Let’s imagine that we own an industrial manufacturing company in China or some other industrialized country. We have excess manufacturing capacity at our plant, so we have decided to start fabricating and selling wheelchairs. Our goal is to make money by selling as many wheelchairs as we can. We name our wheelchair – the Widget. Here is how we do it.
We will need our customer pool to be as large as possible. That means we must make Widget “fit” as many body types as possible. Big or small, tall or short, old or young, feeble or strong, we need to create a seat that is tolerated by many sizes of people. In order to keep our production costs down, we want to make only one style of seat. Fortunately, this problem has been solved for us. Public transportation, sports stadiums, and event folding chairs are all examples of universal-fit seats. They are relatively wide, with a horizontal seat pan, and a high backrest that reclines slightly. Now we have our seat design for Widget.
In order to save on fabrication costs, we put the axle for the rear wheels into the existing vertical frame section that also supports the seat back. This position also has the added benefit of providing the Widget with rearward (excessive) stability. This rear fixed axle position is a double win for us (and our competitors). We use inexpensive bicycle hubs, spokes, and rims for the wheels. But instead of having to deal with a finicky inner tube and tire, we make a tire out of solid rubber. A solid rubber tire is cheaper for us to make and install. It will not pop or deflate during storage and shipping. It requires us to do no maintenance. Rather than use a bicycle style axle, we just use a threaded bolt and nut to secure the wheel to the frame.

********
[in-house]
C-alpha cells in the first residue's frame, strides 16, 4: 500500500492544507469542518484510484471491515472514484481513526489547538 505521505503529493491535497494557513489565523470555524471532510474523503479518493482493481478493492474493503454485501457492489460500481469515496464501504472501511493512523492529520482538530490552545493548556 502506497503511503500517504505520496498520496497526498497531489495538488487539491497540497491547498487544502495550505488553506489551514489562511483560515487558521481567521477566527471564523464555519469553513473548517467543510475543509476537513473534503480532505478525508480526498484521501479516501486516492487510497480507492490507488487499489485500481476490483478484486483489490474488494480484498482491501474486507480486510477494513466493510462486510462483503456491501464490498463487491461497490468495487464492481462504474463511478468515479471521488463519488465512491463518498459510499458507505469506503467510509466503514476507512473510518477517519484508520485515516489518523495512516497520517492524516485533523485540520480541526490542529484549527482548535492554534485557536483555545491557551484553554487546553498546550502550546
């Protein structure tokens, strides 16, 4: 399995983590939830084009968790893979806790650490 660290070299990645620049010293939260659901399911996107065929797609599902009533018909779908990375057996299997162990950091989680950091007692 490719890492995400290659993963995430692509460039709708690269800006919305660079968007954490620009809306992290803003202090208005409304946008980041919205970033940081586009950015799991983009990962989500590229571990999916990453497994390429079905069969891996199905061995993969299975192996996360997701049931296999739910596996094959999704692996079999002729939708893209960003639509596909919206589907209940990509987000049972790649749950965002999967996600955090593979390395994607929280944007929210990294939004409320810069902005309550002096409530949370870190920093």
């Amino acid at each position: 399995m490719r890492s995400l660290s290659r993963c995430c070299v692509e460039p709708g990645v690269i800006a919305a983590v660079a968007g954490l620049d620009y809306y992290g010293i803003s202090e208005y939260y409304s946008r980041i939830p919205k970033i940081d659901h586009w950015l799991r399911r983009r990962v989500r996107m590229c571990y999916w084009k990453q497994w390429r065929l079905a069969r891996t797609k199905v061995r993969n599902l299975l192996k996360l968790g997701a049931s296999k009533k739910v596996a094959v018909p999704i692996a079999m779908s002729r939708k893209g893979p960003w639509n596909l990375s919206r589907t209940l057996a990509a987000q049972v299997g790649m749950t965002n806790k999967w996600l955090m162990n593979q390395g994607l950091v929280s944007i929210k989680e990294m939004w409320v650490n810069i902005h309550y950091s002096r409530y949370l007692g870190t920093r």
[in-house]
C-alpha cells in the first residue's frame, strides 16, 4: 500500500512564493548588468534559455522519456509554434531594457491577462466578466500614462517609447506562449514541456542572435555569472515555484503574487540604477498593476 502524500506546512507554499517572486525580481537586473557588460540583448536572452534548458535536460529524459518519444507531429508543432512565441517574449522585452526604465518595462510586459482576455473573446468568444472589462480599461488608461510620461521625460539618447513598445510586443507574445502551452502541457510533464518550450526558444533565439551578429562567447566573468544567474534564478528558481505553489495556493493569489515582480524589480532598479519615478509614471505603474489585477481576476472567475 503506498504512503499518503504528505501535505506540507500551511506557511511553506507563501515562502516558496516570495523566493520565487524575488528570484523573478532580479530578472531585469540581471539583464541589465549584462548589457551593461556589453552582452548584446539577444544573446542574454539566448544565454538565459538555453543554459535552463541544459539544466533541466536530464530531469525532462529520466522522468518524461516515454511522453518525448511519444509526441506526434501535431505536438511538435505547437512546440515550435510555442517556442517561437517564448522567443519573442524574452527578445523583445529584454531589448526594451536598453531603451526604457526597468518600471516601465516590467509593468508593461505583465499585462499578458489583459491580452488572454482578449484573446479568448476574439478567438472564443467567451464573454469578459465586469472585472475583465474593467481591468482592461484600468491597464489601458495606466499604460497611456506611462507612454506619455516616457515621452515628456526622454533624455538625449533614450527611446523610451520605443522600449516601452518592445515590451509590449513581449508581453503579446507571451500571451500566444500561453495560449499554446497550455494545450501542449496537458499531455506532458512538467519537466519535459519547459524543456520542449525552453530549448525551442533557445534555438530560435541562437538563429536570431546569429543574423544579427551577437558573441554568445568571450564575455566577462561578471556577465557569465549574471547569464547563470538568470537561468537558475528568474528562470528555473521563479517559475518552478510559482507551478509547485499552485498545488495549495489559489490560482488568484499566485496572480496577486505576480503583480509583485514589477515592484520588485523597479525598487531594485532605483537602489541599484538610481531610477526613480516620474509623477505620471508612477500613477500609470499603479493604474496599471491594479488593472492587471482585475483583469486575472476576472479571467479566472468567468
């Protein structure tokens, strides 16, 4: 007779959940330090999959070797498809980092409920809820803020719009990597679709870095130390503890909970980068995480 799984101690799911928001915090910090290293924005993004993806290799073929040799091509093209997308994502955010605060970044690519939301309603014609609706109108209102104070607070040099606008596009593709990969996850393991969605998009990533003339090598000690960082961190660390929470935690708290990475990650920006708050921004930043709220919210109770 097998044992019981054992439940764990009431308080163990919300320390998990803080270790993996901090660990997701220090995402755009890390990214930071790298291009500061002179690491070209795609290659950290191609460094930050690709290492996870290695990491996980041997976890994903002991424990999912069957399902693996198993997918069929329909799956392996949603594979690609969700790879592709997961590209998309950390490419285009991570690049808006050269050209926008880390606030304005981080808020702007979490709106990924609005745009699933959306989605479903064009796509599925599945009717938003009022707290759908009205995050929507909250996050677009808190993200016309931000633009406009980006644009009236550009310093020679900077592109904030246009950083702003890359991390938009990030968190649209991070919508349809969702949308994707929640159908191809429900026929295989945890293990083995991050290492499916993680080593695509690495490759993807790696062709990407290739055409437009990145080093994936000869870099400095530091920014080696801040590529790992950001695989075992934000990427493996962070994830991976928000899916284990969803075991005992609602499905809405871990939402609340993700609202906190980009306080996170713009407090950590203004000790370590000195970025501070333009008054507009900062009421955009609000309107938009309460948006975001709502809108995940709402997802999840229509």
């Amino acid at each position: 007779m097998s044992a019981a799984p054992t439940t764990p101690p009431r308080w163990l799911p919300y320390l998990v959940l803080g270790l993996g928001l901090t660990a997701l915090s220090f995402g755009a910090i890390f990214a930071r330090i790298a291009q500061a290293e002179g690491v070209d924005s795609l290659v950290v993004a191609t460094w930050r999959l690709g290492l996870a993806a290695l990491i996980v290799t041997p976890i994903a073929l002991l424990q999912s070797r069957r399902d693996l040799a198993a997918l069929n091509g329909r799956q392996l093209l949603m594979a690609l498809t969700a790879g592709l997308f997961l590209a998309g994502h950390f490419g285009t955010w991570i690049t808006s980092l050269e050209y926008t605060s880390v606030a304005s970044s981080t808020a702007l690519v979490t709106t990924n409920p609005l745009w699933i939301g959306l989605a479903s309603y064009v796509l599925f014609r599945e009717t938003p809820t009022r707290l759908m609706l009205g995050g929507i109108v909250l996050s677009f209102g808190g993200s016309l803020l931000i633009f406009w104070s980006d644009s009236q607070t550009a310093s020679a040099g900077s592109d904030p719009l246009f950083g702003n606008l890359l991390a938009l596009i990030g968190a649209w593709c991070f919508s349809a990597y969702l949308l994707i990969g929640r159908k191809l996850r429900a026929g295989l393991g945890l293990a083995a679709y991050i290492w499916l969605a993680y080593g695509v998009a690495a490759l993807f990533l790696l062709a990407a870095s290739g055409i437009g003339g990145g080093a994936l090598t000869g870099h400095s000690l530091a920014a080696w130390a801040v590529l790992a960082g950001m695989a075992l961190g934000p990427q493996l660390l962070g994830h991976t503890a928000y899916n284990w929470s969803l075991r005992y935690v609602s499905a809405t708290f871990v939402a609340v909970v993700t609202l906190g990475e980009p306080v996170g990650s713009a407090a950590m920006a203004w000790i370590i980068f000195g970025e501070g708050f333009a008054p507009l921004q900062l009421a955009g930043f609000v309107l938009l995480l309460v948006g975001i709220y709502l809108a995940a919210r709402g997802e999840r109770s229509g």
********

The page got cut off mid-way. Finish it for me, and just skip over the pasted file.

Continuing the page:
Since some of our customers will want to transport the Widget in the trunk of a car, we design it to fold. Folding has the added benefit of greatly reducing our transportation/shipping costs. We can cram a lot more folding wheelchairs into a shipping container than ones with rigid frames.
In order to enable the Widget to be used to transport people over a variety of terrain, we put large caster wheels in the front. For stability against forward tipping, we mount the two casters under the front the plane of the seat. We use two removable foot/leg support pieces due to the Widget’s folding feature. To keep the occupant’s feet from interfering with the swivel of the caster wheel, we angle the two foot/leg supports forward so their feet are suspended in the air in front of the caster wheel (like a footstool). We make the length of the foot/leg support adjustable to accommodate different size leg lengths (universal-fit!).